Issue 2, June 2008
|Media in the PRC|
As the Council on Foreign Relations has reported, the Chinese Constitution provides freedom of speech and the press to all citizens, but effectively negates this with a very important qualifier: “Chinese citizens must defend the security, honor, and interests of the motherland.” Many experts have written about how the CCP censors the media (TV, radio, print, and Internet) and restricts the free speech of individuals through one primary mechanism referred to as the “State Secret.” Under Chinese laws and norms, almost anything can be defined as a “State Secret,” and thus becomes subject to the protocols of the security apparatus, or the Central Propaganda Department of the CCP (known in English to be the Central Publicity Department). Human Rights in China, a research and advocacy organization, describes the “State Secret” system as serving two functions: as a “shield classifying a broad range of information and keeping it from public view,” and as a “sword used as a means to crack down on individuals who are critical of the government.” Many studies and reviews of Central Propaganda Department (CPD) procedures exist and are worth reading. For the purposes of this briefing, we will broadly outline what is “off-limits,” how the censorship occurs, and what the effect has been.
From a review of Human Rights in China’s Report State Secrets: China’s Legal Labyrinth, and a multitude of articles about China’s censorship efforts, three types of subjects generally emerge as targets for treatment by the CPD. First, specific subjects are prohibited for discussion, such as criticism of government policies or leaders, democracy, political reform, protests, human rights, Tiananmen Square, corruption, and Falun Gong. There are also “forbidden subjects of inquiry,” including “data and statistics about natural disasters, epidemics, and other negative social phenomena that, once released, are not beneficial to the mind or human society.” There are some sensitive subjects that may be covered (or that the Party wants covered for Propaganda purposes), but only as they exist within the Party line, and their treatment in the media is subject to review. Those subjects include, but aren’t limited to, Taiwan, Tibet, Japan, or the United States; the CPD works with the State Council Information Office on these subjects to ensure strict enforcement.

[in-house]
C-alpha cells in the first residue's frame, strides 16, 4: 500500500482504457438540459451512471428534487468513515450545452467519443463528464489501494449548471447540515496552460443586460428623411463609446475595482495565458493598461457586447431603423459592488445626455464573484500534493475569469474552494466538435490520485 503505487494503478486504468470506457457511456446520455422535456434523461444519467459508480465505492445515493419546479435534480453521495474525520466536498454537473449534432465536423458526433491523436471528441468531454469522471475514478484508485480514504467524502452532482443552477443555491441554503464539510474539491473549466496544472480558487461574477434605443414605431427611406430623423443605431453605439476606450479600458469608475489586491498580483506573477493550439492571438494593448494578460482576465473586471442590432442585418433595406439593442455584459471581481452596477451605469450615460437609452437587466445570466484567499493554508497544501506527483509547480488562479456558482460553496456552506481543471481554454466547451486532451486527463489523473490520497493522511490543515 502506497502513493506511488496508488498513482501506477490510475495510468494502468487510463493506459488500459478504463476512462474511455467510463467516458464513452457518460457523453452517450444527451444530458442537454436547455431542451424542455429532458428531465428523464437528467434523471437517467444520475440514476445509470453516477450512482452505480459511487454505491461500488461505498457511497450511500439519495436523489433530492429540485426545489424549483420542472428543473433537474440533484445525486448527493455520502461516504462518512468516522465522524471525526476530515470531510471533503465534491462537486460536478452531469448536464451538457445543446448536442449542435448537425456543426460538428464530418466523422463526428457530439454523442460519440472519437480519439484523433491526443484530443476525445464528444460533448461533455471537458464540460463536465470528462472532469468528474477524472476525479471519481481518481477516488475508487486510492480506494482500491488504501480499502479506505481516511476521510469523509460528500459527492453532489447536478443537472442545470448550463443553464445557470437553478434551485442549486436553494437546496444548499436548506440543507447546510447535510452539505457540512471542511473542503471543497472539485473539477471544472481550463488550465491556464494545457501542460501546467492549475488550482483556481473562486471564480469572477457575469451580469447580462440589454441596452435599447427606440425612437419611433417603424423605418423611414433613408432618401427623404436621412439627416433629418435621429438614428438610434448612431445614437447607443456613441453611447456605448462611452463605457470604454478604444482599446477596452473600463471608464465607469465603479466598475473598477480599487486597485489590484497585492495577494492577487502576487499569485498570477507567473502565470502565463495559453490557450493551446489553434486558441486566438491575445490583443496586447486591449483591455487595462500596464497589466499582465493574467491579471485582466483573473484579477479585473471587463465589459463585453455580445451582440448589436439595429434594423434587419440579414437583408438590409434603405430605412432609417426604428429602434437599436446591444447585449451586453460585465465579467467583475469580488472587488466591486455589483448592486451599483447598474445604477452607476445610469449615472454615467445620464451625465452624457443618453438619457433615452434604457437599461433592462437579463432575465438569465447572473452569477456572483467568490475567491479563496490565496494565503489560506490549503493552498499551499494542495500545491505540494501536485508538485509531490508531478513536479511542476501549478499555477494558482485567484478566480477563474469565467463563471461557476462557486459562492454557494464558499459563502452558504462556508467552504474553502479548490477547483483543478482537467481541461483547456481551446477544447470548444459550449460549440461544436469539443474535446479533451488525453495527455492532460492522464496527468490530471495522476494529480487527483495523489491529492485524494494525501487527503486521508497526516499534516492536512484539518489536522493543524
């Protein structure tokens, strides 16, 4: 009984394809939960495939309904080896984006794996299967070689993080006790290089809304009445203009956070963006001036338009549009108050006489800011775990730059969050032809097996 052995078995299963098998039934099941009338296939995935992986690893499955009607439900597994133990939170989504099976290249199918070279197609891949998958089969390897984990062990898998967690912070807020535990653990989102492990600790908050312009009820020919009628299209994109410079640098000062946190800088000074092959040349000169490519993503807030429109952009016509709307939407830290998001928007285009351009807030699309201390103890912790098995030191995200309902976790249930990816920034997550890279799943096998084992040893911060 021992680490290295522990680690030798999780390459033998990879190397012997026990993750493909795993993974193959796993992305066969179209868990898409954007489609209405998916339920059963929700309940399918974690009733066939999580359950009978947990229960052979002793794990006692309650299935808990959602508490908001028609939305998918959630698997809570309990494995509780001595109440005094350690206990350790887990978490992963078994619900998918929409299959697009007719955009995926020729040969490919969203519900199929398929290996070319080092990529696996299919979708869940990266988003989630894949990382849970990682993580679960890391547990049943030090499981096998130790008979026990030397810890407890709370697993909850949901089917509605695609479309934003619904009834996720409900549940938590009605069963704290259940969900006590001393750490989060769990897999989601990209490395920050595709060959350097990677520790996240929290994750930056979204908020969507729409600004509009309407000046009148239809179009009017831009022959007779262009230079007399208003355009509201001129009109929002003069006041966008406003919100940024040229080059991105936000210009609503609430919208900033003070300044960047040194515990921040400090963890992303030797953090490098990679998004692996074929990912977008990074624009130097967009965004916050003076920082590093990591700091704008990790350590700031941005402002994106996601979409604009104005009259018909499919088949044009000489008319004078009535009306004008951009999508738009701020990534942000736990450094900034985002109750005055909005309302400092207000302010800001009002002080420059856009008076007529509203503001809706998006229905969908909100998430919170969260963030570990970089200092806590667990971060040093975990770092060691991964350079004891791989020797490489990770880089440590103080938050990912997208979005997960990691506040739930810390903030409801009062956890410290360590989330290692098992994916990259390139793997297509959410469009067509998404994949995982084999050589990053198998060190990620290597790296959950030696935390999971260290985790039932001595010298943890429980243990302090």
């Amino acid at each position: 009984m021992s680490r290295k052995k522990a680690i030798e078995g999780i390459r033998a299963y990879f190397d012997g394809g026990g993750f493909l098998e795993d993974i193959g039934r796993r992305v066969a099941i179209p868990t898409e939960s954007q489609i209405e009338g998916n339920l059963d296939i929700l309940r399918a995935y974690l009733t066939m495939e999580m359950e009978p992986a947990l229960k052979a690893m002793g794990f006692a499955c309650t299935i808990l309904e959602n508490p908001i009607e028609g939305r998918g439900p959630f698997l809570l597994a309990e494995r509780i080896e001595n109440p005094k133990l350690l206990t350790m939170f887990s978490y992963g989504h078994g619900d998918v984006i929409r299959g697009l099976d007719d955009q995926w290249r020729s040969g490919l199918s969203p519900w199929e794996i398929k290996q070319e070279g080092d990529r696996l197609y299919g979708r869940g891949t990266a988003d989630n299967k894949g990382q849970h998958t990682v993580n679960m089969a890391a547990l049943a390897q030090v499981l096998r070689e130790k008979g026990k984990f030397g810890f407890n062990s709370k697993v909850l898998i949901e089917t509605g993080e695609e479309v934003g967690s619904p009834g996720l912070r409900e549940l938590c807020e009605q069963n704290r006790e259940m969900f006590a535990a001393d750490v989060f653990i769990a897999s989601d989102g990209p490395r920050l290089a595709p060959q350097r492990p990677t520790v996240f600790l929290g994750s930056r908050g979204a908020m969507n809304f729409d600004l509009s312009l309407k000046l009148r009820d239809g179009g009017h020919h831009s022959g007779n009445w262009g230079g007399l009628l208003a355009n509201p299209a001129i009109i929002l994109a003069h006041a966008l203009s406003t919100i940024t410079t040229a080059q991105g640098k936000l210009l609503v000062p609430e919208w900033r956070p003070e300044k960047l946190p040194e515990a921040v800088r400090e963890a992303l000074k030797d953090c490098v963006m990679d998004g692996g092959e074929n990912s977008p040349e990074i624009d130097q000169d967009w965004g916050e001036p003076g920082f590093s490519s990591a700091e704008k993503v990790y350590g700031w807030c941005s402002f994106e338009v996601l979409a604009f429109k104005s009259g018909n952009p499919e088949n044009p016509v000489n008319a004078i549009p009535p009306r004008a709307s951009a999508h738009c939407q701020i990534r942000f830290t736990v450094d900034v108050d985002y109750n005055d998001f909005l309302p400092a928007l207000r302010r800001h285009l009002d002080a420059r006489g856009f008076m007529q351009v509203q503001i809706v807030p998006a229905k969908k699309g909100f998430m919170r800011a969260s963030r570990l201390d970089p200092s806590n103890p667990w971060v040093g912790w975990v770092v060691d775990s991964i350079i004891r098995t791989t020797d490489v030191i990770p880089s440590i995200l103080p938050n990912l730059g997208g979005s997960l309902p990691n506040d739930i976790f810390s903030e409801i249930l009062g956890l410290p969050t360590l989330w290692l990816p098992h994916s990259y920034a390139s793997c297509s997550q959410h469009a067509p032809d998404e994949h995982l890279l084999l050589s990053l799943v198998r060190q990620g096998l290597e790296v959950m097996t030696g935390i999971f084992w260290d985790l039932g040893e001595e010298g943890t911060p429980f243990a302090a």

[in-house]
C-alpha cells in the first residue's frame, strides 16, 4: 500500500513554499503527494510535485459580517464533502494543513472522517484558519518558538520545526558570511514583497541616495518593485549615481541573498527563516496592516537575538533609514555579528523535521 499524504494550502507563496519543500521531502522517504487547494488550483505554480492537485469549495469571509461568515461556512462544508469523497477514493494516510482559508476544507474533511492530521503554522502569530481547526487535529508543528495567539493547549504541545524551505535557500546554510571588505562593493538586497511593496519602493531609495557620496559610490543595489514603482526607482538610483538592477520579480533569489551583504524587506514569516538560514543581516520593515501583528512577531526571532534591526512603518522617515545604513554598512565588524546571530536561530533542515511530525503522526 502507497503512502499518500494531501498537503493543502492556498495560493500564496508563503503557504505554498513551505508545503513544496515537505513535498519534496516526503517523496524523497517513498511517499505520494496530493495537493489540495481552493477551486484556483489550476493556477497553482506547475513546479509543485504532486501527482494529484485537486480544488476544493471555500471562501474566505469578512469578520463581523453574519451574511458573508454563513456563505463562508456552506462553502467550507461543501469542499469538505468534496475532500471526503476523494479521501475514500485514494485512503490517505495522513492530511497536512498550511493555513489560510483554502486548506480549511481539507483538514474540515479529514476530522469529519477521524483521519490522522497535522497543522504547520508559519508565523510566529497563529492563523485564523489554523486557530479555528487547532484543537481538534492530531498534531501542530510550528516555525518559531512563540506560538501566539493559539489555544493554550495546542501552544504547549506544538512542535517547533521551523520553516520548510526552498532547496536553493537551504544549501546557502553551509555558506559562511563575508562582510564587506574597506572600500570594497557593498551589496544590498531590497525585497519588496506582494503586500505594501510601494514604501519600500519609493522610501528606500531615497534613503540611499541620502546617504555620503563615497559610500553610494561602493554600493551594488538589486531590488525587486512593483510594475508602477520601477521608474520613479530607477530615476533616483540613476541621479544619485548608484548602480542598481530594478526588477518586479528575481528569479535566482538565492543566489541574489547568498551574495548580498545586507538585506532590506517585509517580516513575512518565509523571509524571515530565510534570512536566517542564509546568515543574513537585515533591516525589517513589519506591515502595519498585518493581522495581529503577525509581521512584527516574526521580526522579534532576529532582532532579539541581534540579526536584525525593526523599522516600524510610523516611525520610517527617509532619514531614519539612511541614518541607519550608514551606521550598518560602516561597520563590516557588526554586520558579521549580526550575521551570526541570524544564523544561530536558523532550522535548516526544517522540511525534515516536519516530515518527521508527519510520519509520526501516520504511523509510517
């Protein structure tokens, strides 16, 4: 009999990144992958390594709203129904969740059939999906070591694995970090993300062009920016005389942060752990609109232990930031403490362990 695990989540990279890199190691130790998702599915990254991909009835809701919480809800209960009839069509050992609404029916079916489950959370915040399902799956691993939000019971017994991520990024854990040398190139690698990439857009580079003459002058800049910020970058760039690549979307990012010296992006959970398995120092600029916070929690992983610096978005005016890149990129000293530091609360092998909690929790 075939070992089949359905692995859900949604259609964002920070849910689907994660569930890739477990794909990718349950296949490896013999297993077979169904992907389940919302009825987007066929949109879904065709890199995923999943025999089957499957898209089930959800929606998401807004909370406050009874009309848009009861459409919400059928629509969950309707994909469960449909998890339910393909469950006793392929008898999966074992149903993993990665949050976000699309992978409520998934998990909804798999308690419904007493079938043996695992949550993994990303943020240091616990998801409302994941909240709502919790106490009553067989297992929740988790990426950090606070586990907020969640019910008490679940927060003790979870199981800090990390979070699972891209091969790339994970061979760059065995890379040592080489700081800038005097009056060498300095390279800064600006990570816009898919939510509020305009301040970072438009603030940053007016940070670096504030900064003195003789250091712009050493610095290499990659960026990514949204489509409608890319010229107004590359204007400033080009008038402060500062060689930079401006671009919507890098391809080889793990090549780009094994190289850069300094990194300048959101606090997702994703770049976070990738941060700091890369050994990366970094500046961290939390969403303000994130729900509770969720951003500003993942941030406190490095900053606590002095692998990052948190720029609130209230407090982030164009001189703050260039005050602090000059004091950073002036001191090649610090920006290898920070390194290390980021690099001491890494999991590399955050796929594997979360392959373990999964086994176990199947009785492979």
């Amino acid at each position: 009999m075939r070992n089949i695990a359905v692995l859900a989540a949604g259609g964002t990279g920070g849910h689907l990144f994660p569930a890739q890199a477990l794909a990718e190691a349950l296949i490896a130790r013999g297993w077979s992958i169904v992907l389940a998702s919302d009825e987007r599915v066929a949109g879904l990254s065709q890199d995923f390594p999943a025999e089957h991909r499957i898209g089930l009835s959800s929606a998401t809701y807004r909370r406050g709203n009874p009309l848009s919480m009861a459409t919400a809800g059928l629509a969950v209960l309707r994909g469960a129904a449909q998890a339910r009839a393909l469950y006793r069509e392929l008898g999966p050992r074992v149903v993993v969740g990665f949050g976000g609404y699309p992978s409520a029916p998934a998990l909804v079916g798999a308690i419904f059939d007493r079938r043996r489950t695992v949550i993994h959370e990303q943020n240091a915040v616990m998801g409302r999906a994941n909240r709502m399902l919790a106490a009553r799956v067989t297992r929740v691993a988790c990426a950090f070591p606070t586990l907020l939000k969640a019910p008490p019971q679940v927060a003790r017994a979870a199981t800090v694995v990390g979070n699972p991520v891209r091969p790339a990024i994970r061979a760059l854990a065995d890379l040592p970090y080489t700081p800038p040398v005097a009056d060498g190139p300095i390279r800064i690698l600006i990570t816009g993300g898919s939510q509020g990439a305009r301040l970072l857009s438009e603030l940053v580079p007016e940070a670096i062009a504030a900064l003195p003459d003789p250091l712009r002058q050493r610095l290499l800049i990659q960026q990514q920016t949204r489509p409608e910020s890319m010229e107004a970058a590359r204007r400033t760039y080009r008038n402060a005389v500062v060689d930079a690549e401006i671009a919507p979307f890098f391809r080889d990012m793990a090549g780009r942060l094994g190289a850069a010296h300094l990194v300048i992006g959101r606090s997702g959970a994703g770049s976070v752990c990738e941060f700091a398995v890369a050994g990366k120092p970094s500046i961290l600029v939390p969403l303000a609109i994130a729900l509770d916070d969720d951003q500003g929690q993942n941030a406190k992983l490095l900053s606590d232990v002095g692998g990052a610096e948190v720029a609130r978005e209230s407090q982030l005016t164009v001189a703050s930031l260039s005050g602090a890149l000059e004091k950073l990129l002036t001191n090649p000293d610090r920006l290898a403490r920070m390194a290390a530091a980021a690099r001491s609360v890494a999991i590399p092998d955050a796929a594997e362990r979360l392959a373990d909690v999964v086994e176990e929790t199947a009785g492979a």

When we step back to consider it, this level of censorship is an astounding accomplishment in a country of China's size in the information age. It is possible, however, because nearly all media is state-owned, and those that do compete in the commercial marketplace are heavily state-influenced. For the print, radio, and news outlets, a memo arrives regularly from the CPD with a list of prohibited topics and stories. Thousands of workers employed by the CCP are responsible for reviewing all media for violations and reporting the perpetrators, and monitoring e-mails and cell phones. The penalties for noncompliance are harsh and range from fines, to suspension of licensing, to imprisonment and the closing of the outlet by CCP officials. Fear of the repercussions creates an environment of self-censorship practiced by many Chinese journalists, as few are willing to risk their careers, livelihoods, and even lives by disobeying the CPD guidelines.
Though most believe the figure to be grossly underestimated, China reports officially that there are 210 million Internet users in China. Internet censorship generally is a tricky and challenging prospect. The same guidelines apply to Internet, print, TV and radio censorship, however, and traditional print, TV, and radio outlets that also maintain websites are held accountable in the same manner. Individuals who maintain websites and informal blogs are an entirely different problem. Chinese President Hu Jintao said as the Internet age expanded, “Whether we can cope with the Internet is a matter that affects the development of socialist culture, the security of information, and the stability of the state.” It seems that up to this point, the CCP has generally managed to cope.